Considering Microsoft’s history with browsers, it might be a bit of a shock that Microsoft Edge is such a useful and feature-rich browser. But there’s more to Microsoft Edge than initially meets the eye.
Flags are experimental options that allow you to enable exciting new features for your browser that are likely to come in future versions. The risk is that some may not work all the time, but in exchange, you get a boatload of new features before normal users will.
How to Enable Flags in Microsoft Edge
Accessing the flags menu is super easy. All you need to do is open up Microsoft Edge and type into the search bar edge://flags.
This will get you to the flags menu, with an appropriate warning on how some of these features are not guaranteed to work all the time. You’ll also find the option to reset them if you have problems after enabling any of the flags.
There’s a search bar here as well, which is the easiest way to find the following flags on this list.
1. Parallel Downloading
First up we have Parallel downloading. Parallel downloading does exactly what you would expect it to do, which is to say that it allows Microsoft Edge to download multiple files from the same or different hosts simultaneously–in parallel.
The benefits of this setting are straightforward. When you’re downloading more than one file at a time, Parallel downloading will increase the speed at which you finish your downloads overall, at the cost of a slightly slower download speed per individual file.
When it comes to downloading lots of files in bulk, this is a must-have setting to enable.
2. Quieter Notification Permission Prompts
When you go to visit a website, you’ll have probably noticed that there are times when they ask for various permissions. Sometimes it’s a website such as a weather service that needs your location, or perhaps an online conference service that needs access to your webcam and microphone.
There are a plethora of permissions a website could potentially prompt you for, and with some websites or users in particular, you just don’t want to see them at all.
Quieter notification permission prompts collapses these notifications down for you so that they’re less noticeable, but still accessible if you need to enable them as necessary.
Smooth Scrolling is a subtle feature that you didn’t know you needed. Normally, when you scroll, there are tiny jumps from place to place as you move the scroll wheel.
Smooth Scrolling, as you can no doubt guess, smooths out this scrolling with a nicer animation that makes it feel as if the page is simply gliding. This feature is small, but a noticeable improvement over the default.
4. Tab Hover Cards
By default, hovering over a tab across the top of your screen will give you a simple tooltip. If you want more information, however, then why not try enabling the Tab Hover Cards flag?
Tab Hover Cards replaces this default tooltip with a more robust popup containing the full webpage name and URL.
There’s also a second, related, flag you can enable if you so choose here as well. Tab Hover Card Images does just, also adding a preview image to the tab hover cards that you see.
5. Tab Groups
If you’ve been using more recent versions of Chrome, you might be familiar with tab groups, but if not, don’t fret. Tab groups are just another way to organize your tabs.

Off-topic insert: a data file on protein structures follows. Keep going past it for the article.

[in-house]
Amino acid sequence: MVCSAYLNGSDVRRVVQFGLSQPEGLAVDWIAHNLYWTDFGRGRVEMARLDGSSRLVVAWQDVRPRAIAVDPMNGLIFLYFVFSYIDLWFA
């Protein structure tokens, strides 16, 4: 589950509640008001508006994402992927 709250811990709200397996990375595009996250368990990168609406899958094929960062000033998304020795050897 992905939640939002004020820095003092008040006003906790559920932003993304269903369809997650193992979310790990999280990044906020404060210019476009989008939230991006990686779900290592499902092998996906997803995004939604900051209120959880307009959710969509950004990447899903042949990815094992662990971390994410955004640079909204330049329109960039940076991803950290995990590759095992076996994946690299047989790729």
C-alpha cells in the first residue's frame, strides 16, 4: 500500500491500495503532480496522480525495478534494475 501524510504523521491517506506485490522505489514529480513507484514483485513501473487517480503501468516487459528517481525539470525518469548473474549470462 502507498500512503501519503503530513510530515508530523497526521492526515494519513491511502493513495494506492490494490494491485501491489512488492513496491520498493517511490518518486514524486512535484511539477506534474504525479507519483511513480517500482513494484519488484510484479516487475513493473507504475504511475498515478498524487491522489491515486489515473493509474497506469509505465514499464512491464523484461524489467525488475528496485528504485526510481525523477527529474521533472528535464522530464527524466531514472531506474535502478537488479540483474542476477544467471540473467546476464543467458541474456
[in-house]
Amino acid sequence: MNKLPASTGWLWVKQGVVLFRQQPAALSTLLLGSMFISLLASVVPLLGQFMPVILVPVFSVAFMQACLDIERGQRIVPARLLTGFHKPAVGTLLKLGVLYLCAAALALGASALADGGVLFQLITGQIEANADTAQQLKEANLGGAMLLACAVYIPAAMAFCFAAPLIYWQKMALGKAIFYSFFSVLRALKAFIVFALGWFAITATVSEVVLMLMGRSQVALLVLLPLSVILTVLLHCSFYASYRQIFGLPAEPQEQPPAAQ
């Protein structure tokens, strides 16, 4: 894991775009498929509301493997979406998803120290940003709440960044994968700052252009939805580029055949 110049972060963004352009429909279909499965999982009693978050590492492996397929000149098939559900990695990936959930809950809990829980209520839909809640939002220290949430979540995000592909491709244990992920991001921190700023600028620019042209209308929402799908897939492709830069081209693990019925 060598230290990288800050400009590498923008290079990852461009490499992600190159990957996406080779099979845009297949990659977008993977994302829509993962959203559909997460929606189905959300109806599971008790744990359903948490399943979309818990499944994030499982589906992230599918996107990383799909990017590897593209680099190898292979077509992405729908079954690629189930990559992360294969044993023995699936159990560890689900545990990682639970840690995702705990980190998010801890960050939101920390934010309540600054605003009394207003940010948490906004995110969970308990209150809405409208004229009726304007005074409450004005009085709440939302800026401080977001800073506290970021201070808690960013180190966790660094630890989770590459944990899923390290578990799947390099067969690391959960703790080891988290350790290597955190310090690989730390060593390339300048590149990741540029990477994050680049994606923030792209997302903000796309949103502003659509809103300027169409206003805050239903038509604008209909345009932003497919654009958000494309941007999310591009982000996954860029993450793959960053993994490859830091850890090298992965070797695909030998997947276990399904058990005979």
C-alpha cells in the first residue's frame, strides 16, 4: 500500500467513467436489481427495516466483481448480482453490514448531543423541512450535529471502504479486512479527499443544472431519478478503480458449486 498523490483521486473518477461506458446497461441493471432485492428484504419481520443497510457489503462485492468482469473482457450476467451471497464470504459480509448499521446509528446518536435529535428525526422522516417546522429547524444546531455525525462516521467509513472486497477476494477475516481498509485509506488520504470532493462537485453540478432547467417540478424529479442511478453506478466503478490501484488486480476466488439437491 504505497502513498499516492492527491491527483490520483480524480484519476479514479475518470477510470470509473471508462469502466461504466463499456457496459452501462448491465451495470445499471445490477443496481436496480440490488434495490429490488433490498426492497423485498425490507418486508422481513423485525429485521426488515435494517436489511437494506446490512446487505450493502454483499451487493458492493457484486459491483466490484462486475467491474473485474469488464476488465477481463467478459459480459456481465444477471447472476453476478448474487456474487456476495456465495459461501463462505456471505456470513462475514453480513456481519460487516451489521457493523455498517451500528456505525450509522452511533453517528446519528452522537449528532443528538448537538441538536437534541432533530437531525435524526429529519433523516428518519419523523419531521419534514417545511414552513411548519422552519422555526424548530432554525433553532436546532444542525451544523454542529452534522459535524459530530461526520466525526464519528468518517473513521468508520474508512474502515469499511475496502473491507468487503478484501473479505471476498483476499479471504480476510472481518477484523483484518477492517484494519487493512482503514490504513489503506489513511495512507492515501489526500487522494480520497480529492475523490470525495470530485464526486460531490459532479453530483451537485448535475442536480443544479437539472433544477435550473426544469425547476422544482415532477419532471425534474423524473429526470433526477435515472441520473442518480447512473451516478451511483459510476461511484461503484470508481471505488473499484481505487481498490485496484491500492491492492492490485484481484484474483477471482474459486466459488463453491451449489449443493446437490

By dragging tabs together, you can form groups within your browser which you can then minimize, expand and name. This is a really handy feature to keep on top of your tabs if you’re the type of person that ends up with tens upon hundreds you don’t know what to do with.
This feature is now also available for Microsoft Edge. By enabling the Tab Groups flag, you get access to much the same functionality.
There are two extra flags here you can try as well, if you so wish. Tab Groups Auto Create attempts to automatically create groups as you go, taking another step out of the process for you.
Tab Groups Collapse Freezing is the other flag related to tab groups, and freezes tabs when you collapse the group in an attempt to save memory.
Finally, we have Global Media Controls. This feature, much like tab groups, has already made it to Google Chrome, so if you’re a user of both browsers you may already be familiar.
If not, the feature is relatively simple. Global Media Controls adds a small button to the end of your search bar whenever a tab is playing some form of media. This can be music, a YouTube video, or just about anything else.
Clicking on the button will show you the name of what is currently playing, the URL it is coming from, a picture of what the video is displaying, and the ability to pause, skip, or go back from within another tab.
This feature is a must-have for anyone who frequently has videos playing in the background and doesn’t want to jump to and from them.
There are two additional, though arguably less useful, flags you might want to consider enabling, as well. Global Media Controls for Cast enable this same popout UI for when you are casting to say, your TV. Useful if you use Cast a lot, but otherwise you don’t need to bother.
The other flag is Global Media Controls Picture-in-Picture, which does much the same thing but for Picture-in-Picture. As you can no doubt imagine, this is quite useful if you’re a frequent user of this feature, but otherwise there’s little need to bother.
Microsoft Edge Is Available Everywhere
After going through this list, you’re bound to have found something that’s useful for your everyday browsing, but there’s always more to discover.
Microsoft Edge is a newer browser compared to some other alternatives, but that doesn’t mean that it’s limited in either functionality or accessibility. Microsoft Edge is available on a huge range of browsers, with unique differences depending on where you go.
Microsoft Edge is available on your Mac, but is it worth using? Here’s a breakdown and installation guide for Edge on a Mac.
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